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Google Books Reaches Out With New API
Posted On March 20, 2008
In an effort to broaden the reach of its ambitious Google Book Search project, last week Google announced the release of a new application programming interface (API) for the service that enables external websites to connect directly to any of the texts in the Google Book Search index. Google Book Search is a tool that searches the full text of books that are scanned, rendered searchable, and stored by Google in its digital database. Books Viewability, as the API is called (, gives web developers the ability, through a set of software protocols, to locate titles on Google Book Search and automatically embed links to those books on their own sites. Frances Haugen, associate project manager for Google Book Search, says the API is the next natural step in the process of allowing the project to realize its full potential. "Google has invested a lot of time, resources, and research into digitizing all of these books. Now we’re moving into the phase of helping people gain access to them."

Naturally, the first set of adopters of the Google Books API consists primarily of online library catalogs, which can use the API to link to Google Books from their item record pages. One of these libraries, the Ann Arbor District Library in Michigan, has had designs on incorporating Google Book Search into its web platform for some time, according to Eli Neiburger, IT and product development associate for the library. "We were already doing something like this a year ago," he says. "But we were doing it the ugly way." After a while, the library’s server got locked out of Google Books, so the library contacted Google to obtain permission to use the service in the way that it had been using it. "And then they contacted us with this development API," Neiburger says.

It took the IT staff (or, more accurately, one savvy technician) at the Ann Arbor District Library less than a day to integrate the Books Viewability API into the library’s online catalog ( "We took our own inelegant integration and in less than a day converted it into something that works the way it ought to," Neiburger says. Now, when patrons seek out, for instance, Homer’s The Iliad, they will find a link on the results page that reads, "Look inside this book at Google Books," which directs them to Google’s page on the Greek classic. Google’s Iliad entry includes references, reviews, and popular passages, not to mention a searchable text of the work.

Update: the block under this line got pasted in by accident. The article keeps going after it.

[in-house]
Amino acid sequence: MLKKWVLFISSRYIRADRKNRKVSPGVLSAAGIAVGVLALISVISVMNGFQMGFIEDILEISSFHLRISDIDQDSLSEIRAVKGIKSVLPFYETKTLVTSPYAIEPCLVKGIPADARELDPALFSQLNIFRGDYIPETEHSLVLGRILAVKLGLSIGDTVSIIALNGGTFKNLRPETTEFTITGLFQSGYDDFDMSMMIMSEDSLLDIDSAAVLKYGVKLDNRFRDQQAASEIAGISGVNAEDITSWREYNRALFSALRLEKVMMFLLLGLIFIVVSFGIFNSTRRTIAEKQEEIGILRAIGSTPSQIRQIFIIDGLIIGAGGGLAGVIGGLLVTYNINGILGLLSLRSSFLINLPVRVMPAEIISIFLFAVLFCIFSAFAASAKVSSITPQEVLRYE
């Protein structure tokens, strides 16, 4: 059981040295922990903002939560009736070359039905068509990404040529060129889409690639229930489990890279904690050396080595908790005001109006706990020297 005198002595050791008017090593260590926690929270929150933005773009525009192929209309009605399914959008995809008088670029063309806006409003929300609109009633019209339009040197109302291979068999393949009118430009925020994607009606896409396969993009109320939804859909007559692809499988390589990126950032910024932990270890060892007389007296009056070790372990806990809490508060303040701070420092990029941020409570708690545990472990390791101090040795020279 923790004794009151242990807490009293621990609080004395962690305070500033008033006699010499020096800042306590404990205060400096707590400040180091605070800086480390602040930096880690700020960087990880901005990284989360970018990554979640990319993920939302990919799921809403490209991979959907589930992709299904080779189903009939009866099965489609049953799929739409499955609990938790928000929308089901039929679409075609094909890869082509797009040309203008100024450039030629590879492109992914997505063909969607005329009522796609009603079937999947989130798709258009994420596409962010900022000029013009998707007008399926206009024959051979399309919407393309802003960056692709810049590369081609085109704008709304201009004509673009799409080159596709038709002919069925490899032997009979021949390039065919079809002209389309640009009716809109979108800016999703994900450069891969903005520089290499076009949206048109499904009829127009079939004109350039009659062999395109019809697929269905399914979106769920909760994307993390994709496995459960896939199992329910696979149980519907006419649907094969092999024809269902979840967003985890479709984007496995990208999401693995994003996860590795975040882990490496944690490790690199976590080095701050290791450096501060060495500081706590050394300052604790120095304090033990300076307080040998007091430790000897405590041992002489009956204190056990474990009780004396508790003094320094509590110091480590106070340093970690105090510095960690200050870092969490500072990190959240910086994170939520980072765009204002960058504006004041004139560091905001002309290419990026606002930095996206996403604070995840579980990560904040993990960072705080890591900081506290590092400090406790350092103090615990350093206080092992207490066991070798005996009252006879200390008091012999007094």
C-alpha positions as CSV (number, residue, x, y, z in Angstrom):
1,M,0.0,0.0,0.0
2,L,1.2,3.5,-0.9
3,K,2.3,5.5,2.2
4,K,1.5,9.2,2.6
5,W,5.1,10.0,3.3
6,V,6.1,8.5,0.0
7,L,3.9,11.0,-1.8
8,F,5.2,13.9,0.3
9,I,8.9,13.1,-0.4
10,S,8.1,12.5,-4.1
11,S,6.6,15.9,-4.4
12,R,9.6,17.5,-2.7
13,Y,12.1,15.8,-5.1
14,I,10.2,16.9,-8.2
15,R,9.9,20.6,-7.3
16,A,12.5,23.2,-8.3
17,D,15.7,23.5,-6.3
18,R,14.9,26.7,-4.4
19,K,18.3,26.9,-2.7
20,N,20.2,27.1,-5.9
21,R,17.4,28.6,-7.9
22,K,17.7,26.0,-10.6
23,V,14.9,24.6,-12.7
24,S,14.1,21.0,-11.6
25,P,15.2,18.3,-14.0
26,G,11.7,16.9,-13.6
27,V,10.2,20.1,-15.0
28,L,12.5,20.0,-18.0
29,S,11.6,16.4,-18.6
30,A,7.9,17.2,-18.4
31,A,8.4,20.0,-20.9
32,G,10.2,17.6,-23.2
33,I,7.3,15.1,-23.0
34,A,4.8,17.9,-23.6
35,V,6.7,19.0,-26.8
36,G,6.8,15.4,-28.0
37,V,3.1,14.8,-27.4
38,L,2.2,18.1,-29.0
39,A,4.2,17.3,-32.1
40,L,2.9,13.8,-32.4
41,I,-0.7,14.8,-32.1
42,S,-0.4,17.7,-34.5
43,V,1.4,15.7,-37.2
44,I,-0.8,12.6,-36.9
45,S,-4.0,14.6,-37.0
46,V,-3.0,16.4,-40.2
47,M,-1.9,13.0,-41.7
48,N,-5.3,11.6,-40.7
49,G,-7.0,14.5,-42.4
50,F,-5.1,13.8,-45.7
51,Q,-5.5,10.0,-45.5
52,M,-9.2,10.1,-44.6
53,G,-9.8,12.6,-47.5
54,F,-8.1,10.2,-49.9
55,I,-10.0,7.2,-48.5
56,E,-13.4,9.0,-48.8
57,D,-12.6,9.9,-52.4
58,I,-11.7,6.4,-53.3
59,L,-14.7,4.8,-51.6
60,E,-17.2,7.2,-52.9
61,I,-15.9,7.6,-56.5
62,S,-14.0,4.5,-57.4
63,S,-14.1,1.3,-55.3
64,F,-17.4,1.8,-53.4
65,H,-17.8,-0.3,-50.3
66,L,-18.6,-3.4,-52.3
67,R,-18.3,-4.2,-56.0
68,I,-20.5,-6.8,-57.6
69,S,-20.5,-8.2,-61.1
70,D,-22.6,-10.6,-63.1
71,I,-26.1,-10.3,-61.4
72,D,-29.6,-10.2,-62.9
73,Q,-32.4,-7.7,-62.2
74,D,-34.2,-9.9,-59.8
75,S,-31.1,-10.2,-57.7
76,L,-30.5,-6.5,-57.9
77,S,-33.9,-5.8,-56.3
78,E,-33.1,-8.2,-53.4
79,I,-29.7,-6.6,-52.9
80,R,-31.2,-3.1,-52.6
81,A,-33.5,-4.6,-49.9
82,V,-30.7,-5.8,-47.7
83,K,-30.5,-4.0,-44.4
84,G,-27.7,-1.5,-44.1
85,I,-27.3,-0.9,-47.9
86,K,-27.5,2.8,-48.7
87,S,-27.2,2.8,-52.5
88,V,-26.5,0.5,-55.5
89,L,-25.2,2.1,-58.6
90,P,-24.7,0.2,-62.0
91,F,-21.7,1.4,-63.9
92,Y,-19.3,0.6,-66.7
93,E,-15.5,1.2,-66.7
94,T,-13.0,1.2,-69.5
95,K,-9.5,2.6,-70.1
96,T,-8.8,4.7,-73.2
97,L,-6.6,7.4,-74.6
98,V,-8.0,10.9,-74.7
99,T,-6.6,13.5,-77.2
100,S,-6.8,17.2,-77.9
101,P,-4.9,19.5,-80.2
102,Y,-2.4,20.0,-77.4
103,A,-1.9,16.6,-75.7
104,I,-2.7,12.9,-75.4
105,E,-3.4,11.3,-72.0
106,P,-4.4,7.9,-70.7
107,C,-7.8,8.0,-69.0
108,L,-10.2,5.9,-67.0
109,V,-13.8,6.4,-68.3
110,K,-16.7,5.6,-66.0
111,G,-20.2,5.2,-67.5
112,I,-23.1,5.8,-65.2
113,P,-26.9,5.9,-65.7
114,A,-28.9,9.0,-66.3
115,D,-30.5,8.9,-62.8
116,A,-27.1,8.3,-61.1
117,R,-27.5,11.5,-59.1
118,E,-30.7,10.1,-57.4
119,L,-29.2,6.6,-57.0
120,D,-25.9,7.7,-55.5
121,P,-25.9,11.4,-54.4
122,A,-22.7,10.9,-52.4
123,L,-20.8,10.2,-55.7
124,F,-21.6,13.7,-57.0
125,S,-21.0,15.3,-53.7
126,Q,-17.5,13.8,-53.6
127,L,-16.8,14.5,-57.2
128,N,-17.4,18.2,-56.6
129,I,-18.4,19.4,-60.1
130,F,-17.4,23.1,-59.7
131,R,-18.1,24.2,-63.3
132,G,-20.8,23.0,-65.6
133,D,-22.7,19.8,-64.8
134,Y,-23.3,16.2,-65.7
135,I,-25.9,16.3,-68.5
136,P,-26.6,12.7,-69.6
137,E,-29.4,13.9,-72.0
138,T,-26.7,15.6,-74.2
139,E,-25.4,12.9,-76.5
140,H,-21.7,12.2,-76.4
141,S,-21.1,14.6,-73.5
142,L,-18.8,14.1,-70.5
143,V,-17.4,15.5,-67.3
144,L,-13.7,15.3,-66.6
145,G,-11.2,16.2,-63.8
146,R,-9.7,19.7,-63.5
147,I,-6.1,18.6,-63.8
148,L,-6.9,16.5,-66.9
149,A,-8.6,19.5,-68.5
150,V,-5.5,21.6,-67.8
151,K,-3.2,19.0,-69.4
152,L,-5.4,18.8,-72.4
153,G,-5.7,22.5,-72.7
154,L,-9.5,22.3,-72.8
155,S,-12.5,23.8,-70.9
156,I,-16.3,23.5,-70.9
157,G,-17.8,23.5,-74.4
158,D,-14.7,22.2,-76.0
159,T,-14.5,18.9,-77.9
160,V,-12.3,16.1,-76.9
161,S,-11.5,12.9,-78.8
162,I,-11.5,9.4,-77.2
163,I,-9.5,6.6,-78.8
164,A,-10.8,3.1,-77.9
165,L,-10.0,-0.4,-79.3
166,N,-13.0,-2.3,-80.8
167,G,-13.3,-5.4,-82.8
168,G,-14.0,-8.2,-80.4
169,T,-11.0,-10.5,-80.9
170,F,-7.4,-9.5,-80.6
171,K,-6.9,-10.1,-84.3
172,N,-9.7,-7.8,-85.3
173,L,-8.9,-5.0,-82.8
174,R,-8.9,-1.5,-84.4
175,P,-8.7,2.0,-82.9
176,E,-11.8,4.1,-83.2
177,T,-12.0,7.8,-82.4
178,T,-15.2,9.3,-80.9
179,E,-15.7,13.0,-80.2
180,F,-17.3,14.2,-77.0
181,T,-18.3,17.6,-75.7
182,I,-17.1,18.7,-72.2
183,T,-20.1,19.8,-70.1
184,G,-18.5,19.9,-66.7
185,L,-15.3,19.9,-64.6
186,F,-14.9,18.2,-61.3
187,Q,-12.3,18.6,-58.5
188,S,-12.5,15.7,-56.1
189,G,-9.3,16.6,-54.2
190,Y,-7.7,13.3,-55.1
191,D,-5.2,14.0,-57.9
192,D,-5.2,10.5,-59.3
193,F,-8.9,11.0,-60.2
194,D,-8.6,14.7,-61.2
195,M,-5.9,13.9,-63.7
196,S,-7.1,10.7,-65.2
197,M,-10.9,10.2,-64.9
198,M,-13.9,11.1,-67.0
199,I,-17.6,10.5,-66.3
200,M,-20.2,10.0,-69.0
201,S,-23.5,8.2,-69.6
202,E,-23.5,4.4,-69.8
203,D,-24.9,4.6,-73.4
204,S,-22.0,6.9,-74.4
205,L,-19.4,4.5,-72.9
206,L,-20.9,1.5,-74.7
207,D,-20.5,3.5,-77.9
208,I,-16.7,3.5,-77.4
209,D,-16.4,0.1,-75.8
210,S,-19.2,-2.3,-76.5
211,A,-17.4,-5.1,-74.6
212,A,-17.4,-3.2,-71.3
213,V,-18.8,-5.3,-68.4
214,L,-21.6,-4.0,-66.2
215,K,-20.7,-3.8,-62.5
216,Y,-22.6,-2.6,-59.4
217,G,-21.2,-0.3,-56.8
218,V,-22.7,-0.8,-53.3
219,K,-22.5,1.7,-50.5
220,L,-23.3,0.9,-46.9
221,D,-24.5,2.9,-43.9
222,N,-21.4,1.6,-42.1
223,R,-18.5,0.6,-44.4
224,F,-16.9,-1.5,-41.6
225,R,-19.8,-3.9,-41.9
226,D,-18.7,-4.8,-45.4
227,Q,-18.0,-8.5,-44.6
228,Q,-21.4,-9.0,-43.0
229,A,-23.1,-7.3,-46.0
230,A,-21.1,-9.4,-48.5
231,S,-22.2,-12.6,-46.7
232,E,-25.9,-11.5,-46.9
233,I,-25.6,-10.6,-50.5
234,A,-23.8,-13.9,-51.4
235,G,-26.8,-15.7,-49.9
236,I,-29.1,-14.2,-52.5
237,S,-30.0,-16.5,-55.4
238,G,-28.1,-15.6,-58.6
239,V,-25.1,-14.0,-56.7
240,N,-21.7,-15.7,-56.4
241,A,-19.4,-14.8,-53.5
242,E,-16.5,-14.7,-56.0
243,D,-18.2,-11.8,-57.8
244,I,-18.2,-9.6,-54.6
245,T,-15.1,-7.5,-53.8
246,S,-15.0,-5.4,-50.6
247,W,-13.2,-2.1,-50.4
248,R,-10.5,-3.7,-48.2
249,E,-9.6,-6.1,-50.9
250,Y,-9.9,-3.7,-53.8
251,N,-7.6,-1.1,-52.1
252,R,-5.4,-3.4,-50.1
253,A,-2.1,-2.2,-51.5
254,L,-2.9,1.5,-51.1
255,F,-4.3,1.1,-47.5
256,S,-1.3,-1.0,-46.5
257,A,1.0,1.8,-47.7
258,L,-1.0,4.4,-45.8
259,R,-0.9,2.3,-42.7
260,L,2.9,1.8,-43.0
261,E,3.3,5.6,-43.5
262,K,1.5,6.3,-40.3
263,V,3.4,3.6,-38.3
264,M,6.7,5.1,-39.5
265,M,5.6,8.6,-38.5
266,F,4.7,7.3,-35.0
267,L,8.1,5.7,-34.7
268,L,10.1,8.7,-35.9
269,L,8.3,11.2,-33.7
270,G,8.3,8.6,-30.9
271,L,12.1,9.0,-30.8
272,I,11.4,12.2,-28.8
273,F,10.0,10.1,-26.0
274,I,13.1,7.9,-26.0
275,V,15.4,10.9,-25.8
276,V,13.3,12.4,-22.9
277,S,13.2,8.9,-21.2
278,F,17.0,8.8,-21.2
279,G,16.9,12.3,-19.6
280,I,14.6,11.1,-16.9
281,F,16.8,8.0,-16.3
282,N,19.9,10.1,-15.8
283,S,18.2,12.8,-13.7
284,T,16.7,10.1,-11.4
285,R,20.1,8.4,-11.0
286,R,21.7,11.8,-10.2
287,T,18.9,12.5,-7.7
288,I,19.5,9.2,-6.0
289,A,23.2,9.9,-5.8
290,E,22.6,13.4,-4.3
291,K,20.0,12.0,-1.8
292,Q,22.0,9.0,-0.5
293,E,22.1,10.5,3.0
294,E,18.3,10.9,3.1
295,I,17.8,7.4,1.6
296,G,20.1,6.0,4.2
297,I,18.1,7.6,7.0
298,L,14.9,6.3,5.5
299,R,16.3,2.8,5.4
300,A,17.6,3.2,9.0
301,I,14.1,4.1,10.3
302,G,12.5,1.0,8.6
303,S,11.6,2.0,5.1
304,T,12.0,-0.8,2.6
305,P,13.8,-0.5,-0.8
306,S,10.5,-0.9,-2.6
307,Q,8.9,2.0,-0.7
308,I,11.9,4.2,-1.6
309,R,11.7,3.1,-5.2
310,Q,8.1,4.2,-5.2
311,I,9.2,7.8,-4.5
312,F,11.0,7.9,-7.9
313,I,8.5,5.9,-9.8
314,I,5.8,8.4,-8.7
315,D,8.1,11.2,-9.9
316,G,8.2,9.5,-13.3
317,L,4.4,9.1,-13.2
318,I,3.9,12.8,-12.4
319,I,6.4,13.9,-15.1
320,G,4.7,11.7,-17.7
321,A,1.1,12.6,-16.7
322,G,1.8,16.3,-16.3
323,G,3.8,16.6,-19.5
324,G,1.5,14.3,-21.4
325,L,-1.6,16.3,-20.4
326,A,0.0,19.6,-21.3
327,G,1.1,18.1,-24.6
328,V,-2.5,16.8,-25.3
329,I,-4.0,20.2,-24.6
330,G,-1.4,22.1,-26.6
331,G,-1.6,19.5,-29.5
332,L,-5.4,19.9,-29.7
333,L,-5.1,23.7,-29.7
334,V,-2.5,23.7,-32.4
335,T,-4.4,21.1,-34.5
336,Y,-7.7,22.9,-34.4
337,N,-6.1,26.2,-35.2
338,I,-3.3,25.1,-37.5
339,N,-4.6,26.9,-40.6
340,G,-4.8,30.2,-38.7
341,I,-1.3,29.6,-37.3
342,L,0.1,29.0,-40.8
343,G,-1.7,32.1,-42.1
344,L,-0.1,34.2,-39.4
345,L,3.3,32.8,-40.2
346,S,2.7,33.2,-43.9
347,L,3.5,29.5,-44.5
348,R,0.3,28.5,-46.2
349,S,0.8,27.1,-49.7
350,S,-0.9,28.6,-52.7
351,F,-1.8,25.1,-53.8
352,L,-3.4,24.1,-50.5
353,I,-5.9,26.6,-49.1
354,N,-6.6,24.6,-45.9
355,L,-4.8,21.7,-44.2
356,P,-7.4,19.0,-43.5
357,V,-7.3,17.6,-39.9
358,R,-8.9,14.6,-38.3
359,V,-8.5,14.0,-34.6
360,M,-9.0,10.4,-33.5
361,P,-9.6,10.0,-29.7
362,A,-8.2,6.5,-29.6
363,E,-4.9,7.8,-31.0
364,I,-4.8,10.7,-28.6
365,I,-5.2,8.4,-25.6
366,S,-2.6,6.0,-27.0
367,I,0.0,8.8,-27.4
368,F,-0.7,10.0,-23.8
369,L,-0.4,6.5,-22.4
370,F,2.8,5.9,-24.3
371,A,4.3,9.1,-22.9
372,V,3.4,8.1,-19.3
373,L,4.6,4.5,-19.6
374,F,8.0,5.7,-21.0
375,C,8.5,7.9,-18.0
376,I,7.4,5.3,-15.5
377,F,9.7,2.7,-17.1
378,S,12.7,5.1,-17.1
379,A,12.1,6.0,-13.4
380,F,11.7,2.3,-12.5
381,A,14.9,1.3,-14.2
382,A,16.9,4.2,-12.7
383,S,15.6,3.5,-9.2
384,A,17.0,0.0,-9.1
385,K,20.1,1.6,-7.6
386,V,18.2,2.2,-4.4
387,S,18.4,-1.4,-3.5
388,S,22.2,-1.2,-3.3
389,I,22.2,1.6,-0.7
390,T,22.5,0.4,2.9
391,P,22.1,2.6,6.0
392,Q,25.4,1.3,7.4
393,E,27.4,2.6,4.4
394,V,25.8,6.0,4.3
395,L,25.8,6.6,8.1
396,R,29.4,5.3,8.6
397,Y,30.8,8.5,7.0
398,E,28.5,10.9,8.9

The announcement from Google was met with some skepticism from certain corners of the blogosphere—in keeping with the relatively controversial nature of the Google Book Search project itself. Writing on Eoin Purcell’s Blog, the author gives voice to those who worry about the intrusive nature of the Google Book Search project and what the new API will do to expand Google’s influence. "This is a little worrying. Google [is] stepping into the flow of traffic and pulling it in with content. You cannot blame them, they have put the investment in, they have been far sighted and now they are in a position to exploit that. I’m just getting a little uncomfortable with their power in this area and what they might mean going forward," Purcell writes.

The Books Viewability API is also already in use at several university libraries, including the University of California, Northwestern University, the University of Texas at Austin, the University of Iowa, Kansas State University, Plymouth State University in New Hampshire, the University of Huddersfield in the U.K., the Waterford Institute of Technology in Ireland, and the Università degli Studi di Padova in Italy.

The library automation vendor Ex Libris has also integrated "About this book" pages from Google Book Search into its products for libraries. And LibraryThing, an online book cataloging service, now features a "Google Books" field in its search results.

Ex Libris collaborated closely with several of its customers to develop and implement this feature in their libraries. Paul Soderdahl, director of library information technology at the University of Iowa says, "We were impressed with how quickly this moved from idea to implementation. Just one week after we agreed to take part in the pilot, we already had the link in place. We plan to add this service as a target in our SFX service as well."

"The extensible, open design of our products reflects our strategy of enabling libraries to offer their users the services they expect, as soon as such services become available," explains Nancy Dushkin, vice president of marketing at Ex Libris. "We were very pleased to collaborate closely with our customers and Google Book Search in implementing this service in such a quick time frame."

"We want to make sure that people have a chance to see the full potential of what they can do with Google Book Search," Google’s Haugen says. "Not everyone goes directly to Google Book Search, and we want to make books as accessible as possible. The library community at large was a natural ground for experimentation, and so far they’ve been doing a lot of exciting things."

The Ann Arbor District Library’s Neiburger says that readers and researchers have come to expect a lot more out of book searching than the staid old card catalog could provide. "We have a lot of appreciation for the fact that Google Book Search allows patrons to do full text searches," he says. "People like the service. It’s a step better than Amazon, which is what people have come to expect. There are a lot of commercial products like that that do this, but Google has a much broader reach."

Michael LoPresti is the former assistant editor of EContent magazine. He is currently a graduate student and freelance writer living in Syracuse, N.Y.

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